High-quality germanium growth on silicon is challenging due to a large lattice mismatch (∼4%), but during the past decade, a number of researchers have fabricated useful germanium films by electron-beam evaporation, chemical-vapor deposition, pulsed-laser deposition, and molecular beam epitaxy. Native defects associated with the lattice mismatch act as acceptors, and the doping concentration is dependent upon deposition conditions. The native doping can be directly used in device design, or it can be eliminated by compensation or partially by relaxation. One goal of this effort is to understand the specific effect that various defects have on material properties and to selectively control those defects. For example, certain defects will degrade the minority carrier diffusion length that, in turn, determines the performance of photodiodes and phototransistors.
We have exclusively used e-beam evaporation and pulsed laser deposition because these two techniques provide high-quality amorphous germanium and well-oriented polycrystalline germaniuim, respectively. Figure 2 shows the relatively flat 2θ diffraction pattern of an e-beam-grown amorphous film that contrasts with the very sharp lines of the pulsed-laser-deposited (PLD) films that indicate well-oriented polycrystalline material. We found we could control the degree of crystallinity of our films primarily by substrate temperature and deposition techniques. Lower temperature growth generally produced amorphous films. In addition, PLD produced films with much higher levels of crystallinity than possible with e-beam deposition, probably due to the fact that germanium atoms arriving on the surface are more energetic. Other researchers have also used surfactants during growth,6 but we have not yet explored this possibility.
IPC-compatible detector structures require patterned thin films. Although dry-etch techniques and shadow masking during deposition are important, a low-cost wet-etch process would be more tolerant regarding etch times. Despite this, we have not seen any reports in the technical literature on patterned etching by wet processes. However, germanium etchants, such as hydrogen peroxide and chromium etchant CR-7 that react minimally or not at all with the underlying Si, are described in the literature.7 We have observed lateral etching beneath the photoresist, often on the order of 7-to-1 for lateral versus vertical etching, and at times, it is clearly due to photoresist liftoff. However, lateral etching can be significantly reduced. Presently, we are completing a comparison of various etchants for both amorphous and well-oriented polycrystalline films. Elevated temperatures interfere with the interfacial bonding between the surface and the hydroxyl groups of the phenolic polymer base of positive photoresists, so room-temperature or cooled etch solutions are preferred. Additives in the etchant solutions may also better protect the bonding.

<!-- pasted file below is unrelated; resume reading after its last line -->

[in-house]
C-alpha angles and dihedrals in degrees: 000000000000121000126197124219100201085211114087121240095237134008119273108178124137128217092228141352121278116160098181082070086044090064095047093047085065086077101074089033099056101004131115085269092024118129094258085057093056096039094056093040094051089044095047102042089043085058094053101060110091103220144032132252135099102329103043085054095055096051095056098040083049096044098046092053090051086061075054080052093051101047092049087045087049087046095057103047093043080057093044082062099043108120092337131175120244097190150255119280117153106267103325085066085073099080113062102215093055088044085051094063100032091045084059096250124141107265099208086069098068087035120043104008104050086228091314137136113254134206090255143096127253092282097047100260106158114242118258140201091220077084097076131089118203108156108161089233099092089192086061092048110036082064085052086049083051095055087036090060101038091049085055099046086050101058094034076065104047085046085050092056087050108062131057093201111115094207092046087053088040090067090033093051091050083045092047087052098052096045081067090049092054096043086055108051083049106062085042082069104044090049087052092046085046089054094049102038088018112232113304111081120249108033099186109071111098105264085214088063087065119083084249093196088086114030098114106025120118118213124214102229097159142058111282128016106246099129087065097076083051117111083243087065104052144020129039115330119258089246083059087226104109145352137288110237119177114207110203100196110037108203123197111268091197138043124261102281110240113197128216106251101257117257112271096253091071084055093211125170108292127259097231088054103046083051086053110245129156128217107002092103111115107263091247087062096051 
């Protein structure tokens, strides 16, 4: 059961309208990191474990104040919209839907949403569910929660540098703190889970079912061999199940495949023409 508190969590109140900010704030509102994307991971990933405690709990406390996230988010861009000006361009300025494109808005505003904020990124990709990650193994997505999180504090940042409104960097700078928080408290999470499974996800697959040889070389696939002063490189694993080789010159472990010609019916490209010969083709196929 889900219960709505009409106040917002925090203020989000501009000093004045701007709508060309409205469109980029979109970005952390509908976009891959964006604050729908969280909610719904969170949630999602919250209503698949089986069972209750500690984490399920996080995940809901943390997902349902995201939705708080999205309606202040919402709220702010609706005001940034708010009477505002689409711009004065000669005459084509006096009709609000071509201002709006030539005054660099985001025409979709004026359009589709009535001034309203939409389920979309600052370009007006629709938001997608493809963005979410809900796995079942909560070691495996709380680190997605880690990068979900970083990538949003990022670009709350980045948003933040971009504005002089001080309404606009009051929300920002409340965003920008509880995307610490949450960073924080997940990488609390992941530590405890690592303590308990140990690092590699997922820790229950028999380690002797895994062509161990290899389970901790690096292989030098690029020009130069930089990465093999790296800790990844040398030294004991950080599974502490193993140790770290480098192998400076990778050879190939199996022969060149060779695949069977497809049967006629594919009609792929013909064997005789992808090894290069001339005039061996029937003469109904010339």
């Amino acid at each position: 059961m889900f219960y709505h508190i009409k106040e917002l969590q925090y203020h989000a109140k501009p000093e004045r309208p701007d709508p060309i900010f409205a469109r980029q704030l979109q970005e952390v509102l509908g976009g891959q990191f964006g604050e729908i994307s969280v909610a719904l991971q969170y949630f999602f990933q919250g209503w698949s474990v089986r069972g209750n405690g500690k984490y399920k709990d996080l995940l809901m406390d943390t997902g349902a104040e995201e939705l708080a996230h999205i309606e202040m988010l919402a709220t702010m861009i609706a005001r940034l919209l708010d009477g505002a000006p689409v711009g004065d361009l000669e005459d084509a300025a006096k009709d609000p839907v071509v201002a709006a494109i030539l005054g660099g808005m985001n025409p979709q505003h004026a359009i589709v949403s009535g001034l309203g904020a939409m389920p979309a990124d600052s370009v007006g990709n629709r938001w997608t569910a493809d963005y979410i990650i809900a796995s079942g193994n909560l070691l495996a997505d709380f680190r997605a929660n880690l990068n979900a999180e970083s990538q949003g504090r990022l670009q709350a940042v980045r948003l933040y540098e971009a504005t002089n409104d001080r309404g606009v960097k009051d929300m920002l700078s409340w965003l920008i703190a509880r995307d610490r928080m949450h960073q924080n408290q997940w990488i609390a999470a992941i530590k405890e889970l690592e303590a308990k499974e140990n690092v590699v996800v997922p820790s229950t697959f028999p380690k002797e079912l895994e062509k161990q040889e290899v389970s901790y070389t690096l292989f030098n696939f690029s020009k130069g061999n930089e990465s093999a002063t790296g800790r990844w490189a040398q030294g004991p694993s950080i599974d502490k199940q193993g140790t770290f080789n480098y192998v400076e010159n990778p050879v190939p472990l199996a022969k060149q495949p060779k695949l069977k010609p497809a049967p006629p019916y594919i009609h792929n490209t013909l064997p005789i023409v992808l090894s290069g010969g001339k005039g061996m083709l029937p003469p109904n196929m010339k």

In summary, germanium has specific advantages that are relevant to enabling IPCs. Its direct energy bandgap permits band-to-band recombination/generation at an energy that corresponds to light near the optical communications wavelength of 1.55μm, which could enable a host of IPC subcomponents, including photodetectors and laser diodes. In addition, such germanium devices can be simply and inexpensively incorporated into a silicon manufacturing process. Our future efforts will focus on incorporating germanium into IPC fabrication, integrating detectors, laser sources, and possibly other photonic components with fiber, channel, and slab waveguides along with electronic components including antenna elements.
Frank Kenneth Hopkins is a principal electronics engineer. He is a SPIE Fellow, a senior member of the Institute of Electrical and Electronic Engineers (IEEE), and a member of the Optical Society of America (OSA) and the Association of Old Crows (AOC).